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Reviews » DVD Video Reviews » Baby Jane!
Baby Jane!
Ariztical Entertainment // Unrated // September 20, 2011
List Price: $29.95 [Buy now and save at Amazon]
Review by Rich Rosell | posted October 29, 2011 | E-mail the Author
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The 1962 Robert Aldrich-directed Whatever Happened To Baby Jane? is one of those spot-on perfect films, a dark, campy and sad story built around the blackhole of fame. It's the saga of the slowly rotting lives of former child star Baby Jane Hudson (Bette Davis), her wheel-chair bound/one-time film star sister Blanche (Joan Crawford) and the mad web of jealousy and spotlights that has ruined their lives. If you haven't seen this beautifully weird film, you need to do so immediately, and considering that it rejuvenated the careers of Davis and Crawford, both of whom deliver broad ham-tastic caricatures that straddle that high camp fence without falling off the wrong way into the bramblebushes of shrill parody.

That brings us to this Billy Clift-directed remake/homage/parody/comedy entitled Baby Jane!, which has the unique qualifier of featuring male actors in drag in all the key roles. Given the original source material the idea is not nearly as absurd as it sounds, and I suppose that requires looking at this film from different perspectives: as an homage and as a sendup. It seems that Clift wants it to be both, but that's a difficult task, to be sure. The story doesn't veer off from Aldrich's film all that much, so as a remake Clift plays within the thematic lines well enough, even presenting the film in black-and-white to give it all a neat retro texture. There have been other attempts at reinventing Whatever Happened To... - including a dreadful television remake with Lynn and Vanessa Redgrave in the early 1990s - that have gone nowhere, and I attribute that to the masterful way Davis and Crawford dialed it way up without somehow going over.

The curious part is that I had no issues whatsoever with novelty of the drag performances, with Matthew Martin effortlessly transforming Baby Jane into a frightening and hilarious control freak while J. Conrad Frank completely nails Joan Crawford's tormented Blanche. They're both reason enough to check this one out, even if the overall package seems to try a little too hard; Martin and Frank play it pretty close to the vest with regard to the original characterizations, adding their own subtle flourishes. Which leaves the many big-wigged supporting players to give this its additional intended campiness. But it's almost too much, and perhaps if Martin and Frank were the only in-drag actors this may have had a more off-balance feel.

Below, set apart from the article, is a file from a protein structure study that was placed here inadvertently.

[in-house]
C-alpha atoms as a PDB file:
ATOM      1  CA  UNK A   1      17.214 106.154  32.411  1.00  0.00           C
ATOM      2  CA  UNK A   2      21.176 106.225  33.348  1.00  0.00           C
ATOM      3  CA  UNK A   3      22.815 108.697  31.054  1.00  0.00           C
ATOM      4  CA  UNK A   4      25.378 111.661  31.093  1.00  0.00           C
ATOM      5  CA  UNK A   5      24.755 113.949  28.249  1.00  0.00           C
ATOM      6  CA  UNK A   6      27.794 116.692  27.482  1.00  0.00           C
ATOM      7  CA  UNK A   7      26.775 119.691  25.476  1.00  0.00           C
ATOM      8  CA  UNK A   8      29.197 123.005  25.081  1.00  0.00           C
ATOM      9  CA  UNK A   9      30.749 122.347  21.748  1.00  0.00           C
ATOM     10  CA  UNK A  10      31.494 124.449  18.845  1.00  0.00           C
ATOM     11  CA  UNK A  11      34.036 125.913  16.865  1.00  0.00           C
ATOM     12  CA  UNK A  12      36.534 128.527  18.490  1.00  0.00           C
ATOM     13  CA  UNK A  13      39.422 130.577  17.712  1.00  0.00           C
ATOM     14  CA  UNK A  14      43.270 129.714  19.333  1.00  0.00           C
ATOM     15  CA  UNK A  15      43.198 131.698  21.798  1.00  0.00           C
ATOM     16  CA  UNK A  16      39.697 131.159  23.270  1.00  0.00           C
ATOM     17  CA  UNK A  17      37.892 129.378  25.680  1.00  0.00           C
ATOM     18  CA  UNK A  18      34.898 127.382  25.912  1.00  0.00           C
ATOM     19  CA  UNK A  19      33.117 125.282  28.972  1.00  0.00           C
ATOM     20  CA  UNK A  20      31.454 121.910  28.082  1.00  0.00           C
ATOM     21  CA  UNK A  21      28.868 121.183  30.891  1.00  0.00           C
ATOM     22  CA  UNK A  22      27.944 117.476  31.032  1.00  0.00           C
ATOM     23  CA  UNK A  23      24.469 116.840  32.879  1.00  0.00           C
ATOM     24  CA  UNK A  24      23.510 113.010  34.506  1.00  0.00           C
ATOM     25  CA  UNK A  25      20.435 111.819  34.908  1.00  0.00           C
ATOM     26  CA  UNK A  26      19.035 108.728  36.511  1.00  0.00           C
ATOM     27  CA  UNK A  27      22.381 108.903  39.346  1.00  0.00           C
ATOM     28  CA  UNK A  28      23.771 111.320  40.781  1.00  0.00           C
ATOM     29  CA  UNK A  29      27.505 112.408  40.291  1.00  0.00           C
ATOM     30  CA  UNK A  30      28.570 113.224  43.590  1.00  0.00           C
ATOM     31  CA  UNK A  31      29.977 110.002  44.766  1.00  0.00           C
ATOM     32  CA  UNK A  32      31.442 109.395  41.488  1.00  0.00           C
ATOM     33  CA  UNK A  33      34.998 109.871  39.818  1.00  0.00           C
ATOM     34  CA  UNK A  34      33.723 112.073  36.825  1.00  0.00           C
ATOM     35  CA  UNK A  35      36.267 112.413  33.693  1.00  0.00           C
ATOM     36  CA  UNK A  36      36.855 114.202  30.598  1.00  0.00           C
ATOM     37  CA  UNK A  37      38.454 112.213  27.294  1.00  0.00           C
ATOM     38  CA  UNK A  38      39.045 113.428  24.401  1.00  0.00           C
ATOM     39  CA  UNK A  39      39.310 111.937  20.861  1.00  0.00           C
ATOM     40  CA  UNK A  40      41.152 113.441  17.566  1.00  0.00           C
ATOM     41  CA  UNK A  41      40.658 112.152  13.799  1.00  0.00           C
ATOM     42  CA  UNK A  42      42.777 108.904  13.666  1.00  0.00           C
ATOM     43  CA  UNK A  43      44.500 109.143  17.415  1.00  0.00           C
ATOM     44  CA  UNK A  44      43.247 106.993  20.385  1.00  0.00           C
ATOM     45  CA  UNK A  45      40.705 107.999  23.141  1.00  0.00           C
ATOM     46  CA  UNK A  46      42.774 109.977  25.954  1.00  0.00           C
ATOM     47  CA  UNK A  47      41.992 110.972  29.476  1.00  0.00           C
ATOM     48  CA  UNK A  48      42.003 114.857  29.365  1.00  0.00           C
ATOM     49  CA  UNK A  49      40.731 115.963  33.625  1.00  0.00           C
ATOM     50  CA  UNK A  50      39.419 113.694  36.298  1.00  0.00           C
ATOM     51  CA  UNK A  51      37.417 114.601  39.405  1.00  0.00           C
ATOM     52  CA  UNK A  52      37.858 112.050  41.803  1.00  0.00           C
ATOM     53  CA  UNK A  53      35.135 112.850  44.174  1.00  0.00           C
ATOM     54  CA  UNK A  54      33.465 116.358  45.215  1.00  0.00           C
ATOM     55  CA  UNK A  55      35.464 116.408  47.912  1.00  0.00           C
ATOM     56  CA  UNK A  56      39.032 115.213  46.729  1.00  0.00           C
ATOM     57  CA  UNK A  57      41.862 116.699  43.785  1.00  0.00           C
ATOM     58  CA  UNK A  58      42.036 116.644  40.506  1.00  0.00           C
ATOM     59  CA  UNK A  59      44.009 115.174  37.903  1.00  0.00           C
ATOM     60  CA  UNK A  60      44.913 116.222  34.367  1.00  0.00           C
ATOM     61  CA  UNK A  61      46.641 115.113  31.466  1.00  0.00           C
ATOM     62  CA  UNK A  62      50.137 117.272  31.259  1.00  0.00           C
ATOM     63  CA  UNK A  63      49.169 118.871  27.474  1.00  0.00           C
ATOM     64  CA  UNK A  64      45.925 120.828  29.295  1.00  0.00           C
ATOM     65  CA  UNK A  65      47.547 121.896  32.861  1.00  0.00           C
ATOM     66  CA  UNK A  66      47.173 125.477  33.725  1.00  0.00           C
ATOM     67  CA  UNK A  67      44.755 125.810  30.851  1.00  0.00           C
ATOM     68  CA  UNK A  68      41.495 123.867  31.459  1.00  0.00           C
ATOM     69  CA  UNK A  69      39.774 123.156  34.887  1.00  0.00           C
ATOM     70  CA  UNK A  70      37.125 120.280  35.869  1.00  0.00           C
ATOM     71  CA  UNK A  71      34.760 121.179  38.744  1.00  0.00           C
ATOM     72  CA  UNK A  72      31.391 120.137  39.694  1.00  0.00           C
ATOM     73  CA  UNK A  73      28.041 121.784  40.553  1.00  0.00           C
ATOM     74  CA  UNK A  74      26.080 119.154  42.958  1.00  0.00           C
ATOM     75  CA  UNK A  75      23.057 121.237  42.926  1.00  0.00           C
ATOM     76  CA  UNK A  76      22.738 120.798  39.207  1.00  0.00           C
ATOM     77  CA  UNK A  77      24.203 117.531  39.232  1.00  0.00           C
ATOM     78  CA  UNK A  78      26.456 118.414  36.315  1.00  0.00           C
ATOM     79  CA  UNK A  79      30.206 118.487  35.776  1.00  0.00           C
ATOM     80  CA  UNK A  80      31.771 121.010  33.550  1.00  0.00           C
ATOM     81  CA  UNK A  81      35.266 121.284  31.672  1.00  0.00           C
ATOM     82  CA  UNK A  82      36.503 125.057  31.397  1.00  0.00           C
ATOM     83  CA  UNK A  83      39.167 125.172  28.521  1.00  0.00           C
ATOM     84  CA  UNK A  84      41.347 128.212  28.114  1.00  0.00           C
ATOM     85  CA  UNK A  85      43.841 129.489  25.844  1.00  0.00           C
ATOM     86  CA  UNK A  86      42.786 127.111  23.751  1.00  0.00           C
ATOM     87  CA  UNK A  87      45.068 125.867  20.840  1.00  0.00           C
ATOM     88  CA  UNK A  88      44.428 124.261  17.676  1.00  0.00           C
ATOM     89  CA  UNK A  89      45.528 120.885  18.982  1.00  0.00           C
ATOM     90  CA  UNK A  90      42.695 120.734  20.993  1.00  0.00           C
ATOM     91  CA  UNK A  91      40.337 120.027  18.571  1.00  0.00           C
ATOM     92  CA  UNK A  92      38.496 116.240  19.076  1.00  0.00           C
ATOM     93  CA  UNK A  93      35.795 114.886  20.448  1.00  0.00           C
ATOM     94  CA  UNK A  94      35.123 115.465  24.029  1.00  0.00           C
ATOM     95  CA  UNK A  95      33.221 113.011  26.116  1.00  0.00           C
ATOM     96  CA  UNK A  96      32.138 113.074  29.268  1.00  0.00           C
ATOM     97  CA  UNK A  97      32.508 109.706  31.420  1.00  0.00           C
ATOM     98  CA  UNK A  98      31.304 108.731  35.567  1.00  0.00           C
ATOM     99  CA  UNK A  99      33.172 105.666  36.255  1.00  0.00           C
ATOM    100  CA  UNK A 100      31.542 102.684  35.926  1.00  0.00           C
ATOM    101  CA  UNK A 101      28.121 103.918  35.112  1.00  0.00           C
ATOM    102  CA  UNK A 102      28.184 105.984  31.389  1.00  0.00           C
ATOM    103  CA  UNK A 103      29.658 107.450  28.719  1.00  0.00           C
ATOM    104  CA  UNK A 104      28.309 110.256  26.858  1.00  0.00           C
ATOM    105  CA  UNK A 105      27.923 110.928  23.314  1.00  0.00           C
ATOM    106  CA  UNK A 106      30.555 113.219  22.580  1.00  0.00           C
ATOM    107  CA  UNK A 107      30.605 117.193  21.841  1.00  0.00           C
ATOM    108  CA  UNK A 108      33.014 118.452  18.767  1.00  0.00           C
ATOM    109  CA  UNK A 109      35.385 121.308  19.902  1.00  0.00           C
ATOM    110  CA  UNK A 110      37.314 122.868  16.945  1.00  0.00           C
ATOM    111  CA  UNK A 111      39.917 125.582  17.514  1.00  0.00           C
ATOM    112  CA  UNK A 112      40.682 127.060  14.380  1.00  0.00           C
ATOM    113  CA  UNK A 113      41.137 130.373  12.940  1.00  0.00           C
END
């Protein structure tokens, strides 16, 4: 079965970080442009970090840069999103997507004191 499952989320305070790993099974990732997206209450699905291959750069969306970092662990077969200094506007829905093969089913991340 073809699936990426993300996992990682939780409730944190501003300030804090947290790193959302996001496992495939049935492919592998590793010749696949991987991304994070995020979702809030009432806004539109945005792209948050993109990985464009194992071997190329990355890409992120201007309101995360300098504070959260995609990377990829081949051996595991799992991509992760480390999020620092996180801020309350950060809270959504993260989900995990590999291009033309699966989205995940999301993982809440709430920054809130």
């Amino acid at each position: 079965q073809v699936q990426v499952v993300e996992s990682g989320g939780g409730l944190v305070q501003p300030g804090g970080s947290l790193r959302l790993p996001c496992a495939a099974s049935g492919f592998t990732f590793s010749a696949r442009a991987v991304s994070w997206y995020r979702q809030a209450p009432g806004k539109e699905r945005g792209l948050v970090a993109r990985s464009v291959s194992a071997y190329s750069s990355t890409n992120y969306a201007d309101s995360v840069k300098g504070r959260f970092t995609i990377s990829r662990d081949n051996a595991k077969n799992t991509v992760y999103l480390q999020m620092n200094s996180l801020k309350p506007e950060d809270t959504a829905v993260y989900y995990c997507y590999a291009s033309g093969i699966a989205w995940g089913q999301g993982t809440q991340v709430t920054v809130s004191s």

Maybe it's my love of the way Davis and Crawford BECAME Baby Jane and Blanche, to the point where those roles cannot and should not ever be played by someone else. I'm sure you have a film or two you hold in high regard, where the notion of a remake seems unnecessary and frivolous. I was intrigued by Clift's concept, and I enjoyed the two leads, but the rest of Baby Jane! seemed to dilute the camp factor, as impossible as that may sound considering it's a drag production. I wanted to like this more than I did - I tried, really - and in the end I realized I would just rather watch Davis and Crawford go toe-to-wheel again.

THE DVD
Video
The widescreen transfer renders Billy Clift's black-and-white drag homage fairly well, given this film's minimal budget. Some of the early flashback sequences have an intentional period haze and softness, making these moments appear properly vintage. The remainder of much of the film is a largely well-balanced mixture, with pleasant contrast levels.

Audio
Audio on the screener copy I had for review was 2.0 stereo, a rather ordinary presentation that delivered dialogue clearly throughout. No complaints overall, as this is generally quite suitable, but it is extremely plain jane (near titular reference).

Extras
Ariztical Entertainment provided a barebones screener for review, which contained no extras of any kind. Your mileage may vary.

Final Thoughts
I love high camp, but this drag parody of the Bette Davis/Joan Crawford 1962 classic (perfectly campy in its own right) is ultimately rather pointless.

Skip it.
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